***

Life isn’t static. Everyday we all have new input, new experiences, new reactions and new understandings. For me, one day can bring multiple levels of change. Like the other day, I thought I would run an errand. We needed some miscellaneous items from the town stationary store and my daughter had some money burning a hole in her pocket that she felt sure would be much happier in the local toy store cash register. So we set off and I dismissed the question marks that always fill my head when I leave the house without Keith. Of course I can go pickup a few things with my daughter. What is more basic than a mom running an errand? Unfortunately my apprehension was validated. After finding a parking spot too far away, walking to the stationary store and the toy store around the corner, I was exhausted. I could barely stand up as Madeline raced around trying to decide what her spending money would allow her to take home. I counted down the minutes I had left on my feet and alerted her to our pending departure. In a quick moment she made her decision and purchased a bear made entirely out of recycled plastic bottles. But as we started to leave she had changed her mind and wanted to return it. I’m not sure how I would have handled it, had I had the energy to make a reasonable decision. All I knew was that if we didn’t leave the store soon, I wouldn’t make it back to the car. After explaining that I couldn’t stand anymore, an angry Madeline left, ran ahead of me and out of sight. Unacceptable behavior under any circumstances – but it left me stranded in inadequacy. I was unable to be a mom on the most basic level. Frustrated and deflated, I limped toward the car, silenced by the distance and my lack of ability.

Of course she knows that running away from me is wrong. Was she just the petulant child storming off because she didn’t get what she wanted?  Or was she running from the reality of my MS and how it impacts our everyday.

At home that night, Keith and I were discussing how we would talk with her the next day, and I was feeling lost and un-able on so many levels. It is so hard to be forced to look at the basic things I can’t do. It knocks me off of the optimistic determination that carries me on most days. And I’m flailing as I search desperately for a foot-hold.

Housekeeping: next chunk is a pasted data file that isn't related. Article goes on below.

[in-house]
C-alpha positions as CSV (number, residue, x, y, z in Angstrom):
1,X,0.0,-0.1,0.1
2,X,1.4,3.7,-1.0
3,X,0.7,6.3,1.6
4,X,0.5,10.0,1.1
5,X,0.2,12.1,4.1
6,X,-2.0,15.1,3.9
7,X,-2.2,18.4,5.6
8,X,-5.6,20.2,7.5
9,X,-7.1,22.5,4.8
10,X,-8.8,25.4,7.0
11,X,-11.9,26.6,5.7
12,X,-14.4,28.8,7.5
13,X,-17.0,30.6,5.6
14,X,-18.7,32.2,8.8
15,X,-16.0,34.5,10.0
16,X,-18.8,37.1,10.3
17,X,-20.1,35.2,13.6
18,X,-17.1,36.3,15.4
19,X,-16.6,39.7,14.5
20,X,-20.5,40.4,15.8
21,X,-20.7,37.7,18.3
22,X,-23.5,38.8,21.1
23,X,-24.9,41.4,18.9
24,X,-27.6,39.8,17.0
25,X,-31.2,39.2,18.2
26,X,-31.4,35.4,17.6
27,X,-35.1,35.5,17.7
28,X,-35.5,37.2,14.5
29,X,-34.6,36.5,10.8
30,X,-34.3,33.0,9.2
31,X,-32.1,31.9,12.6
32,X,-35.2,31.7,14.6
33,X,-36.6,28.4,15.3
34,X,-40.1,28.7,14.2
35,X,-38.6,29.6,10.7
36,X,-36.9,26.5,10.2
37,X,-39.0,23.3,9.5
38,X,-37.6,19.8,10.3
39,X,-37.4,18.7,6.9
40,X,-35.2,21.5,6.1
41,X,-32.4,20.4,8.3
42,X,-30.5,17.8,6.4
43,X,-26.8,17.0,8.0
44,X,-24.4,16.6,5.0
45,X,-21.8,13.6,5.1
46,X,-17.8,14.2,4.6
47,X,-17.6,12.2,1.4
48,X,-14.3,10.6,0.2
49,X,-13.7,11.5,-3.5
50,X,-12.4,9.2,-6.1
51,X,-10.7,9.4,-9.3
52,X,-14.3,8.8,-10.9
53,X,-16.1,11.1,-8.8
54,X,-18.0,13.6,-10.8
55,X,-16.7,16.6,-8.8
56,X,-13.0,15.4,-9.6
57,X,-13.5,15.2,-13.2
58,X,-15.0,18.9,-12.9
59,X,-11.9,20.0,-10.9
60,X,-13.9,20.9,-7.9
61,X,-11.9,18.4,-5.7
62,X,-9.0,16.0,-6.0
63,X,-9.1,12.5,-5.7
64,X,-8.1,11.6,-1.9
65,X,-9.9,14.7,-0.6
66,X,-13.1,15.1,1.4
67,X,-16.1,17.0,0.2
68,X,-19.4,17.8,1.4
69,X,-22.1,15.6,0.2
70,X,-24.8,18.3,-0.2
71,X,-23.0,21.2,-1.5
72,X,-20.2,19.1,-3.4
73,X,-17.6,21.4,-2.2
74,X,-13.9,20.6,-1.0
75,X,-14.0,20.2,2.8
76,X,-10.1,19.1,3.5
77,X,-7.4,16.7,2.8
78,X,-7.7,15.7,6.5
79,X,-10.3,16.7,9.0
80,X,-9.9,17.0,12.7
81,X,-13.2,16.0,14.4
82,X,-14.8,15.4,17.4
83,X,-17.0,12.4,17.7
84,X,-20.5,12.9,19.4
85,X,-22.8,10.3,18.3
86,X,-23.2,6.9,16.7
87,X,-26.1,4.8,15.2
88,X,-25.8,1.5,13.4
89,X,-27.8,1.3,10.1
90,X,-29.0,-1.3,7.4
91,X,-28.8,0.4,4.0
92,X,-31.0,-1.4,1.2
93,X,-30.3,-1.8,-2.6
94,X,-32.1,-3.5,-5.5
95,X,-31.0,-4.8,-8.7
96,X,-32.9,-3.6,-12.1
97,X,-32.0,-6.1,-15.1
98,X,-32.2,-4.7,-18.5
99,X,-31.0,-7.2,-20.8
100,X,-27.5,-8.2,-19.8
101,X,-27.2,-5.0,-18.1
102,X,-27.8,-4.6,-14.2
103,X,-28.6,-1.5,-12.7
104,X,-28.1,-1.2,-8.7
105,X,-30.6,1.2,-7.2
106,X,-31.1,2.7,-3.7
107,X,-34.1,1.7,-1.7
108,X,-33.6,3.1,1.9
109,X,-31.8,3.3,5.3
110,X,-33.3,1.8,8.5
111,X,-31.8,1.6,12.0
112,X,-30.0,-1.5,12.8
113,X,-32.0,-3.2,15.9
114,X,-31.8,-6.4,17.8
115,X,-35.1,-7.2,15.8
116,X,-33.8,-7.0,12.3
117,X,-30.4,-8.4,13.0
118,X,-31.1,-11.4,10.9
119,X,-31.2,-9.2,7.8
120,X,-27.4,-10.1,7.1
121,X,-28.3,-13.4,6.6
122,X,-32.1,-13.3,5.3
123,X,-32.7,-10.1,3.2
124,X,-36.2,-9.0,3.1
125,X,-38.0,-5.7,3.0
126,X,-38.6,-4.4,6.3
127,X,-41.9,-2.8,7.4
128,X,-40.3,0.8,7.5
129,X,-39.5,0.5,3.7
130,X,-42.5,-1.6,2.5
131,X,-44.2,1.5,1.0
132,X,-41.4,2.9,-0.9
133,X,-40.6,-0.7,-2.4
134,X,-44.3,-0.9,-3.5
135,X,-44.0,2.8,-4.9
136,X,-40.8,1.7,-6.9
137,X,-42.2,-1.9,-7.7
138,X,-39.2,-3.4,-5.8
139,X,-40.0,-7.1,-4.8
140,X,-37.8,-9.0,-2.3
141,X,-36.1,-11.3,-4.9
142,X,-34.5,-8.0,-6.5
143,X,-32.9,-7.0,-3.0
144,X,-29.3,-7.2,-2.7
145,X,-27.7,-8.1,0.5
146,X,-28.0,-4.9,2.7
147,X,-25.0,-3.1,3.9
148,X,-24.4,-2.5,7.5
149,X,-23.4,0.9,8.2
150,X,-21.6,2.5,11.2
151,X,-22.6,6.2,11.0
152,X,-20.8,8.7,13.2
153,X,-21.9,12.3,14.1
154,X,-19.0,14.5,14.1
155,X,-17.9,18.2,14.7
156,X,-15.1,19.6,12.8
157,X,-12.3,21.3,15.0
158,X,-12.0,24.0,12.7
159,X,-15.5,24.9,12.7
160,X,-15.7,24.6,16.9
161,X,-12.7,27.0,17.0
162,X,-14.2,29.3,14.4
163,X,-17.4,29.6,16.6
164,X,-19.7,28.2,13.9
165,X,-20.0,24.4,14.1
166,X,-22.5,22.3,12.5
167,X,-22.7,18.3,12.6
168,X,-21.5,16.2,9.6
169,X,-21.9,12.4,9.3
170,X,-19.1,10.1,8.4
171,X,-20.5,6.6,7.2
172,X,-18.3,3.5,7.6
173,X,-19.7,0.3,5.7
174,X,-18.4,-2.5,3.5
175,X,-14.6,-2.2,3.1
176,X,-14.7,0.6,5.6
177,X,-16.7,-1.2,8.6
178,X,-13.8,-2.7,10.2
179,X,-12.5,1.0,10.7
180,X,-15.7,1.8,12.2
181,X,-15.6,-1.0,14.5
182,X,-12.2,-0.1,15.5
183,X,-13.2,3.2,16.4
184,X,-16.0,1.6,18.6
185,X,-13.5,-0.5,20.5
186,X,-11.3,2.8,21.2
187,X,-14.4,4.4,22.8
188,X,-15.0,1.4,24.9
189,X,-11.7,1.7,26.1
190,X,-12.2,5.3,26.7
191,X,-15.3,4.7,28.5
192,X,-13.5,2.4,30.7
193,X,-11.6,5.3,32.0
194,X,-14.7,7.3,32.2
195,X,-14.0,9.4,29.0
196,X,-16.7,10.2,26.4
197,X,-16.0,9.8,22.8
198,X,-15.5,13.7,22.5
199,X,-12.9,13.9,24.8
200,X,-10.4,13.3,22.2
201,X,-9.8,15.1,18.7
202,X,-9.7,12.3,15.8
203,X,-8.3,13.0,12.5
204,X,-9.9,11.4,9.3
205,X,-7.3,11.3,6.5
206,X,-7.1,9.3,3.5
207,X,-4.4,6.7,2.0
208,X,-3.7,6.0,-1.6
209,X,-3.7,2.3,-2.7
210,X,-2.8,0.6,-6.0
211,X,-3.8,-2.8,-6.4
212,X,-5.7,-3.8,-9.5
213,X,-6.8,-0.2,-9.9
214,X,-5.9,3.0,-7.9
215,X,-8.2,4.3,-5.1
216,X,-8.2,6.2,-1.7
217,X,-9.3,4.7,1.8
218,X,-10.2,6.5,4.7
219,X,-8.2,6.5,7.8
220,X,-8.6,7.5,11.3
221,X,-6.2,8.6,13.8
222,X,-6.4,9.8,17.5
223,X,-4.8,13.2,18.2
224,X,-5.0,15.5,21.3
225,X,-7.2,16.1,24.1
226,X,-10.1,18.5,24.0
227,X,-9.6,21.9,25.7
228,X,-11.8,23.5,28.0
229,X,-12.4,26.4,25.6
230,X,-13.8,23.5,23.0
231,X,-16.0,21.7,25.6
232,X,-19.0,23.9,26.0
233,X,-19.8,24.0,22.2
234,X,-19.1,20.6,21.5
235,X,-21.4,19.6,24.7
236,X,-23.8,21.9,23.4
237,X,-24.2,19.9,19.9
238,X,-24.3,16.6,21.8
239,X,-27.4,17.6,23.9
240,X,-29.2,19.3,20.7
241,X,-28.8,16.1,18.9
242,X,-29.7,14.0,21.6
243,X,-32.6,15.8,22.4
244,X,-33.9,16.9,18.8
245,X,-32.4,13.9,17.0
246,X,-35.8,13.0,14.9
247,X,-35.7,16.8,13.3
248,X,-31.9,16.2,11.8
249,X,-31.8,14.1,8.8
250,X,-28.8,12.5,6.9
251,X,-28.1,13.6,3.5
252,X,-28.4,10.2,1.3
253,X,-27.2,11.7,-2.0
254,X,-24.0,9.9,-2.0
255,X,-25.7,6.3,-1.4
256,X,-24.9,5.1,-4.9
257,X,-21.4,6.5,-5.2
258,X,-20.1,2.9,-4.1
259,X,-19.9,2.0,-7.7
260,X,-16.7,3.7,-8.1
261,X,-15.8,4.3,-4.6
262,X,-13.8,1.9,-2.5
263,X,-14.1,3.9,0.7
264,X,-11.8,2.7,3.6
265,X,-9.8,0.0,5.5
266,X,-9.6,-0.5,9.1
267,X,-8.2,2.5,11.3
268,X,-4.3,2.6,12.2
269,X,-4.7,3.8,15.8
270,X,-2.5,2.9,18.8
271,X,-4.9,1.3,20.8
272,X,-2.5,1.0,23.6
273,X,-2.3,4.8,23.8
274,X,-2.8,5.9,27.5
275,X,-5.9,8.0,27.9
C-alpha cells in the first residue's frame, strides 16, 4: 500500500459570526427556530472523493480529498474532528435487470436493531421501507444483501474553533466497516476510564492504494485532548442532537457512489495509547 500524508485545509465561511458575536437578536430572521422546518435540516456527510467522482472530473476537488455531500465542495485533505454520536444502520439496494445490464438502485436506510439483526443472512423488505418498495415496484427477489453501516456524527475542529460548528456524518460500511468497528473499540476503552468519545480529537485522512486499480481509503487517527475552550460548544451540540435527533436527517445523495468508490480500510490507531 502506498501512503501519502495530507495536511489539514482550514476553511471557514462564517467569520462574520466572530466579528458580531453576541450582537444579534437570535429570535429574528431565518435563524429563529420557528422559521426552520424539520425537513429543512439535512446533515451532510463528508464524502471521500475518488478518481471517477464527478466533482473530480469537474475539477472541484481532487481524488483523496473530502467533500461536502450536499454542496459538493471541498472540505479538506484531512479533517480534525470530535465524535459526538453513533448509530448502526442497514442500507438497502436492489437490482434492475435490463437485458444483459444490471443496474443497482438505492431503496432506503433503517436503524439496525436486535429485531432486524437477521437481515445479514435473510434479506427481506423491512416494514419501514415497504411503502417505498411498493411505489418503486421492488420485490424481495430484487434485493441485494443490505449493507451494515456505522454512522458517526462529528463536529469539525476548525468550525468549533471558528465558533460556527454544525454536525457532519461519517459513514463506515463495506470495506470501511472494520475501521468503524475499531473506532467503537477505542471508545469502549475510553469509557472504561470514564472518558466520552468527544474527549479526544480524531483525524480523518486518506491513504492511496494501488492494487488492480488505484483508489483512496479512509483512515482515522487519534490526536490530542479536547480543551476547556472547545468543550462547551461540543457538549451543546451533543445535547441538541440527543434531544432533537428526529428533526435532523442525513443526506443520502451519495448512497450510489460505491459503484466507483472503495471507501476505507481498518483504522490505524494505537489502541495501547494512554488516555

Later, I im’d a friend venting my frustration and adding to my list of witnesses. He told me of when he was teaching his kids the importance of holding his hand. Saying he needs to hold their hand so that he doesn’t get lost. And if they separated, they would grab his hand and say “Daddy, you don’t want to get lost.” It wasn’t too far a leap to recognize that Madeline and I both need each other to be safe in the world and stable on the ground. Reminding me of the very recent memory of two dear friends who came to rely on each other in just that way.

This is the loss I feared, 21 years ago at my diagnosis. I left that toy store unable to keep my daughter safe. Watching her do what I can’t do, out of the realm of my protective arms. She, running from my MS, masked by anger and frustration about a bear, and I slowly follow, wondering who I am. And just now, as I type this on what would have been Linda’s 43rd birthday, I find her… I know what she would have said had she been here. And I know that her presence will always help me- be found.

A pregnant pause…

Deciding to have a baby when you are living with MS can be a tough decision. Or not. If you’re like me, you know you want a baby under any circumstance. Whatever the case may be, I hope that by sharing my story, I can provide what I longed for when my husband and I were making our plans; that being a positive experience to support the decision we had already made. While everyone has a completely unique and unpredictable  MS path and all-of-the-above is true for how any pregnancy might play-out, each telling offers an inside-line of possibilities.  Here’s mine.